The likelihood of change in the fortune of characters a reader cares for is the third major factor in plot (after goals and obstacles), as this raises the reader’s expectations and rouses their emotions.


Tradition and Attention

Ask yourself: How does your story stand out from others and attract attention?

Appeal not only to first audiences but also to later ones, increasing the staying power of your story by not relying heavily on fads, or contemporary traditions which may be short-lived, to make your story interesting.

Part and Whole

The parts of a united story are not self-sufficient wholes (understood in terms of the design of the story).

A whole story can also serve as part of another story or collection of stories. The potential relations implied between a specific story and others can enrich a person’s experience of that specific story. For example, when reading a sequel a reader can have knowledge, opinions and expectations about the characters, setting, narrative style and so on.

Appeal and Expectations

Stories catch a person’s attention against a background of expectations: especially expectations of human nature (character) and experience (plot).

A person brings specifically artistic or narrative expectations to a story (generic, author-specific, and work-specific) which may drastically modify the way a person attends to details.

A writer cannot know the exact expectations of each reader but can make informed decisions about what may appeal to certain ranges of expectations that are likely to be brought to a specific story.

Boyd goes on to flesh out an understanding related human nature and experience in a more detailed and sophisticated way than just focusing on gaining and holding attention, but that’s beyond the scope of what I’m outlining here.


A straightforward summary of The Odyssey is available at: http://en.wikipedia.org/wiki/Odyssey, and free online copy of The Odyssey is available at: http://classics.mit.edu/Homer/odyssey.html (Samuel Butler’s english translation).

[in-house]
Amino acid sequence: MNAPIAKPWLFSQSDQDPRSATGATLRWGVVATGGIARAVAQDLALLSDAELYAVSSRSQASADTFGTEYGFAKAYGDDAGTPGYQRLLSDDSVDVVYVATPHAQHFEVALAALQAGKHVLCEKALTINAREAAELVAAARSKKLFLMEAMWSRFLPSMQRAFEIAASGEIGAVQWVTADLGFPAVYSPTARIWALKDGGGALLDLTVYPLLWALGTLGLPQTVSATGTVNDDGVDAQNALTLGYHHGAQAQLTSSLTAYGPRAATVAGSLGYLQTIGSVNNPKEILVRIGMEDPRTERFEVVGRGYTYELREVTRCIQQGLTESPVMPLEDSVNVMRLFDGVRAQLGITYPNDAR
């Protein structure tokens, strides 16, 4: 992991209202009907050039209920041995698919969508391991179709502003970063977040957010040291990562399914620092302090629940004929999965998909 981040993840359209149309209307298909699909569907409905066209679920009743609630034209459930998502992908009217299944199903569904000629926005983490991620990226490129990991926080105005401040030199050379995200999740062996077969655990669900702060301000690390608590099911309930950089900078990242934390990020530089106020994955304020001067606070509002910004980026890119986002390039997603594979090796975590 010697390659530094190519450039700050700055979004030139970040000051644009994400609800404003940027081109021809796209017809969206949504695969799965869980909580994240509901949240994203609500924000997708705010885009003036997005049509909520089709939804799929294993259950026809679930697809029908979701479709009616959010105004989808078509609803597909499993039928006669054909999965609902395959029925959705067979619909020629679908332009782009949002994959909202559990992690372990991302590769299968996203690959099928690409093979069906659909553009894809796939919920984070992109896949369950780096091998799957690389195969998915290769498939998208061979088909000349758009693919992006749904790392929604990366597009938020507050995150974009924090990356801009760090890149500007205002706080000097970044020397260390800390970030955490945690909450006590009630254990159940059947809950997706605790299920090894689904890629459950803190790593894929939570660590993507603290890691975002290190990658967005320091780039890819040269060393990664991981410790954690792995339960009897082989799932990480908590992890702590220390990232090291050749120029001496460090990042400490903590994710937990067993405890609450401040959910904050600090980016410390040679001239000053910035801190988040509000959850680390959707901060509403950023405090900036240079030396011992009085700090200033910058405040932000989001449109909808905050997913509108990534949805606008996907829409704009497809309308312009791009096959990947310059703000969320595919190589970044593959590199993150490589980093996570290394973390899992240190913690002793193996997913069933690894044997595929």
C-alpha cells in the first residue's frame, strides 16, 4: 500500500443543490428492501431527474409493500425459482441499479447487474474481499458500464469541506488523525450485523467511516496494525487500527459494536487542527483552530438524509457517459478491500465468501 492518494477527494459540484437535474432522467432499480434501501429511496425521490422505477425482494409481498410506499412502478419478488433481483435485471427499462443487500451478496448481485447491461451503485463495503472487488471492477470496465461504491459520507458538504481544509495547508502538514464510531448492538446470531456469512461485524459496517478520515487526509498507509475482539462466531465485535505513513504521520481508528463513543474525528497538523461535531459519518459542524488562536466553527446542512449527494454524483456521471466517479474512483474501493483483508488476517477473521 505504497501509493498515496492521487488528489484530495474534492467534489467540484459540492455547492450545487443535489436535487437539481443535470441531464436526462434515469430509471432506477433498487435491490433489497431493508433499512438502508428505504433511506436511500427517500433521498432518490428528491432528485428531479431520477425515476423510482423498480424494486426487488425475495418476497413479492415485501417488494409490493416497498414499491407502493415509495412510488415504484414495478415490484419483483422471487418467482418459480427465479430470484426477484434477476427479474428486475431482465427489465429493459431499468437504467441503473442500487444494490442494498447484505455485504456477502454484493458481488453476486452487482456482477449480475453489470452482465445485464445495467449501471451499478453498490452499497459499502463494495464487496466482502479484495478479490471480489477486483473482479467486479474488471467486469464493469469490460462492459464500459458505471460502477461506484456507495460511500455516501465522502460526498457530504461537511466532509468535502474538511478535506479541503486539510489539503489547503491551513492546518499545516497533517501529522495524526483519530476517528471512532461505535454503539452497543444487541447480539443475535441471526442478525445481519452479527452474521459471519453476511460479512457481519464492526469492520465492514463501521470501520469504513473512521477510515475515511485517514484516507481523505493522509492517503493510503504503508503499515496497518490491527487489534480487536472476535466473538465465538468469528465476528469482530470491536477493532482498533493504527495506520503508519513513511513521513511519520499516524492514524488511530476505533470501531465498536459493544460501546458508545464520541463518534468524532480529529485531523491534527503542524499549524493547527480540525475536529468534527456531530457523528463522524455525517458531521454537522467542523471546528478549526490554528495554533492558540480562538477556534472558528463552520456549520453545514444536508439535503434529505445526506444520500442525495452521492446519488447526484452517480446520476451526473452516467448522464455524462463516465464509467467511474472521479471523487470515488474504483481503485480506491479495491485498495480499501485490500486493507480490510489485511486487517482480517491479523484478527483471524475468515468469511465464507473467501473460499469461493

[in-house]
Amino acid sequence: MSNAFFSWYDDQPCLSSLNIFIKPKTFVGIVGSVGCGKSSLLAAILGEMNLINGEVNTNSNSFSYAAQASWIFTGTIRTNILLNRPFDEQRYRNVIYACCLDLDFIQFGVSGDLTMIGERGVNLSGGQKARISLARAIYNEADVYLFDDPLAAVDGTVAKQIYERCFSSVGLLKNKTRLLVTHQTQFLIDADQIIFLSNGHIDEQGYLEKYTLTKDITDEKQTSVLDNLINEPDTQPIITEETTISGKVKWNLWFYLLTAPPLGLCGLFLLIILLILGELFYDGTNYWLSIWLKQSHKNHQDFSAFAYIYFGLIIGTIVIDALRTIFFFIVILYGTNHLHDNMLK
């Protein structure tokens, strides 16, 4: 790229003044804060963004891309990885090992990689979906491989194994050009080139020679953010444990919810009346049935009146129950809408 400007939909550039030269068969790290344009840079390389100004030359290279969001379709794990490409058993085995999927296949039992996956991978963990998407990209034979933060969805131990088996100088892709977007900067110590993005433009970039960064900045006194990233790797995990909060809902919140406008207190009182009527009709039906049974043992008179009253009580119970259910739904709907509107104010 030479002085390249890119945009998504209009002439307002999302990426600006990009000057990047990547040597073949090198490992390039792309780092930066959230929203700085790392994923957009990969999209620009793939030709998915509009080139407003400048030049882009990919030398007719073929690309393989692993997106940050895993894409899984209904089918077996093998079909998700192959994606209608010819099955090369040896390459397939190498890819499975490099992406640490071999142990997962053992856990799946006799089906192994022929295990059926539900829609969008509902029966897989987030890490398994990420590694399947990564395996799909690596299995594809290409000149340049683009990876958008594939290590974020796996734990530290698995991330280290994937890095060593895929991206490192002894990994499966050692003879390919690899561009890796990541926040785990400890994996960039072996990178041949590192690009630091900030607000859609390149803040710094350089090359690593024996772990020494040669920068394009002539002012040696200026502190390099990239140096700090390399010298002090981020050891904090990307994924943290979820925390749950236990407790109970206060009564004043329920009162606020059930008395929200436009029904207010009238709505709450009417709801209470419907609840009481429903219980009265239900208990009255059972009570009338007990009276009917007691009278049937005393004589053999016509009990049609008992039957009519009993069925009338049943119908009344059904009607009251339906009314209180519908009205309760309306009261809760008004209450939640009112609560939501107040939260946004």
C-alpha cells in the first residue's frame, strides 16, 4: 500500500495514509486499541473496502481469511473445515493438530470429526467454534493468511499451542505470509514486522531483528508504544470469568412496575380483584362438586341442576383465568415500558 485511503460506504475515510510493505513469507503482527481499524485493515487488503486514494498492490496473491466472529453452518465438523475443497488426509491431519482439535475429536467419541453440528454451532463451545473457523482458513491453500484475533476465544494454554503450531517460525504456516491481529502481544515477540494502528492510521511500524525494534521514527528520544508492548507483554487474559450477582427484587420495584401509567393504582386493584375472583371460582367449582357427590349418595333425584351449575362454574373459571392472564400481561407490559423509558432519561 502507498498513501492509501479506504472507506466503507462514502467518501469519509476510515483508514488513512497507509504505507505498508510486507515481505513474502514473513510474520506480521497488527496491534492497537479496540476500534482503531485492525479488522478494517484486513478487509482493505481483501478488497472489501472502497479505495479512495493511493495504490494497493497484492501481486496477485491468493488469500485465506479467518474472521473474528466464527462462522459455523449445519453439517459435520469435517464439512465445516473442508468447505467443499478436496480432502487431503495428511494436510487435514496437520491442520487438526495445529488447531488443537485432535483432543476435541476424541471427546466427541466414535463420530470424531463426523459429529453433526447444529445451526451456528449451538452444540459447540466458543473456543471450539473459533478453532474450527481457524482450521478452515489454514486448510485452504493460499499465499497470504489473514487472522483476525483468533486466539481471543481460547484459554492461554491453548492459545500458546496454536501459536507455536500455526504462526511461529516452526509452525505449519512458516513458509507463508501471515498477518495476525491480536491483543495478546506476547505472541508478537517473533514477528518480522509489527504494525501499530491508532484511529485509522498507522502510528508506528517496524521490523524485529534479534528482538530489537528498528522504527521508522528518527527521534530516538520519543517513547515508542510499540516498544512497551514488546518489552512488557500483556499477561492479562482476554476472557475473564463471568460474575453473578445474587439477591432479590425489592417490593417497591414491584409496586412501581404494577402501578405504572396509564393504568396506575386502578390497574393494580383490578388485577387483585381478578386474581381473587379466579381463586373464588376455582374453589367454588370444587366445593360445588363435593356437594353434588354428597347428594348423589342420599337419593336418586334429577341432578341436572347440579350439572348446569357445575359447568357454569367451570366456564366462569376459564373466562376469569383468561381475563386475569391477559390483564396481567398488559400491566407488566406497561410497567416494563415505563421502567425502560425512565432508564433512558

Unifying Story Action: Returning home

The action that unifies The Odyssey into a single coherent story is that of Odysseus, who is initially away on a quest, returning home to his wife Penelope in Ithaka, despite the dangerous obstacles along the way.

Odysseus’ motivation has not just simplicity and clarity but emotional amplitude

A reader can relate to the unifying story action of The Odyssey on a fundamental level because:

–          It relates to the survival and security of Odysseus and his family

–          It relates to mate selection and retention, defense of offspring and the resources to maintain them

Odysseus’ goals are decisively clear, central to life, emphatically intense, and emotionally rousing.

–          For the characters and for us.

Homer establishes two interlinked problems from the start.

  1. How will Odysseus return to Ithaka?

A problem and goal a reader shares with Odysseus from the start.

  1. How will Odysseus deal with suitors back in Ithaka who want to marry his wife?

A problem that a reader knows lies ahead before Odysseus does.

The Odyssey’s parts are not self sufficient wholes.

The Odyssey is divided into 24 books (though this division is possibly post-Homeric), yet many agree that the poem falls into 4-book units.

Each block also marks a clear advance toward Odysseus’ return to Ithaka and thereby offers a reason to turn up for the next session. Boyd outlines them as follows: